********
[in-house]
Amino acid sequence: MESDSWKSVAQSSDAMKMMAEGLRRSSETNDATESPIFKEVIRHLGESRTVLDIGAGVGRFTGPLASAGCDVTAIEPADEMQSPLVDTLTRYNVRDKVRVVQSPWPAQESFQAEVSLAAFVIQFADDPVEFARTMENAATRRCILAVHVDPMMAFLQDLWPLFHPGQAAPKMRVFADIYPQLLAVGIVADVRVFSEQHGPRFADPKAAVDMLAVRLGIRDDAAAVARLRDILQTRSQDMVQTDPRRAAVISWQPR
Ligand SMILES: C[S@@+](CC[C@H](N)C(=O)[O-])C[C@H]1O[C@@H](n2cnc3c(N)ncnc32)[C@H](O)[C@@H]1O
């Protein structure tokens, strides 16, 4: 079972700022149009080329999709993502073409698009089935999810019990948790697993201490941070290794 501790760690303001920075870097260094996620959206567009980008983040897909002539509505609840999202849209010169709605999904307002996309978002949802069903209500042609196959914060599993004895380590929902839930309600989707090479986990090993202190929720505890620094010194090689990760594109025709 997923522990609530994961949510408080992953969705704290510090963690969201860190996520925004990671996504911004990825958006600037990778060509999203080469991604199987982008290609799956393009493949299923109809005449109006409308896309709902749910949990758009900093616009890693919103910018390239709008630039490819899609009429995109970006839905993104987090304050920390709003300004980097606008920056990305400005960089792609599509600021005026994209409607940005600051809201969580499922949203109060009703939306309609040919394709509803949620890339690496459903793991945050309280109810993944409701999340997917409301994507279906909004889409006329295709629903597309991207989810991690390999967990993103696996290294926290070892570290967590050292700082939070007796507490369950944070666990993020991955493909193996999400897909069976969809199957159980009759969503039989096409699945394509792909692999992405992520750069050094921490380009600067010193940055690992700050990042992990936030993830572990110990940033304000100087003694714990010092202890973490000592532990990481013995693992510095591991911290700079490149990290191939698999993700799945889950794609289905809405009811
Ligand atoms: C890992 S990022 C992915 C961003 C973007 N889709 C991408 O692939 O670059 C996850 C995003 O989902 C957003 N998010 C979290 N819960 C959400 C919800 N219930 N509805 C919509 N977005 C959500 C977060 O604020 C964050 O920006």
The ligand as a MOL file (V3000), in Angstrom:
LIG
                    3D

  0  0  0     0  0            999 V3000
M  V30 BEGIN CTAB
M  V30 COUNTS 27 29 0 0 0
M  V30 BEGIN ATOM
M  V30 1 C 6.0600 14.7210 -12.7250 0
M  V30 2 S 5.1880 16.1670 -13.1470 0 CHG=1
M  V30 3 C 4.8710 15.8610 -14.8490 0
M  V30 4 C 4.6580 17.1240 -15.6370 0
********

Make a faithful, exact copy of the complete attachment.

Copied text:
[in-house]
Amino acid sequence: MESDSWKSVAQSSDAMKMMAEGLRRSSETNDATESPIFKEVIRHLGESRTVLDIGAGVGRFTGPLASAGCDVTAIEPADEMQSPLVDTLTRYNVRDKVRVVQSPWPAQESFQAEVSLAAFVIQFADDPVEFARTMENAATRRCILAVHVDPMMAFLQDLWPLFHPGQAAPKMRVFADIYPQLLAVGIVADVRVFSEQHGPRFADPKAAVDMLAVRLGIRDDAAAVARLRDILQTRSQDMVQTDPRRAAVISWQPR
Ligand SMILES: C[S@@+](CC[C@H](N)C(=O)[O-])C[C@H]1O[C@@H](n2cnc3c(N)ncnc32)[C@H](O)[C@@H]1O
């Protein structure tokens, strides 16, 4: 079972700022149009080329999709993502073409698009089935999810019990948790697993201490941070290794 501790760690303001920075870097260094996620959206567009980008983040897909002539509505609840999202849209010169709605999904307002996309978002949802069903209500042609196959914060599993004895380590929902839930309600989707090479986990090993202190929720505890620094010194090689990760594109025709 997923522990609530994961949510408080992953969705704290510090963690969201860190996520925004990671996504911004990825958006600037990778060509999203080469991604199987982008290609799956393009493949299923109809005449109006409308896309709902749910949990758009900093616009890693919103910018390239709008630039490819899609009429995109970006839905993104987090304050920390709003300004980097606008920056990305400005960089792609599509600021005026994209409607940005600051809201969580499922949203109060009703939306309609040919394709509803949620890339690496459903793991945050309280109810993944409701999340997917409301994507279906909004889409006329295709629903597309991207989810991690390999967990993103696996290294926290070892570290967590050292700082939070007796507490369950944070666990993020991955493909193996999400897909069976969809199957159980009759969503039989096409699945394509792909692999992405992520750069050094921490380009600067010193940055690992700050990042992990936030993830572990110990940033304000100087003694714990010092202890973490000592532990990481013995693992510095591991911290700079490149990290191939698999993700799945889950794609289905809405009811
Ligand atoms: C890992 S990022 C992915 C961003 C973007 N889709 C991408 O692939 O670059 C996850 C995003 O989902 C957003 N998010 C979290 N819960 C959400 C919800 N219930 N509805 C919509 N977005 C959500 C977060 O604020 C964050 O920006």
The ligand as a MOL file (V3000), in Angstrom:
LIG
                    3D

  0  0  0     0  0            999 V3000
M  V30 BEGIN CTAB
M  V30 COUNTS 27 29 0 0 0
M  V30 BEGIN ATOM
M  V30 1 C 6.0600 14.7210 -12.7250 0
M  V30 2 S 5.1880 16.1670 -13.1470 0 CHG=1
M  V30 3 C 4.8710 15.8610 -14.8490 0
M  V30 4 C 4.6580 17.1240 -15.6370 0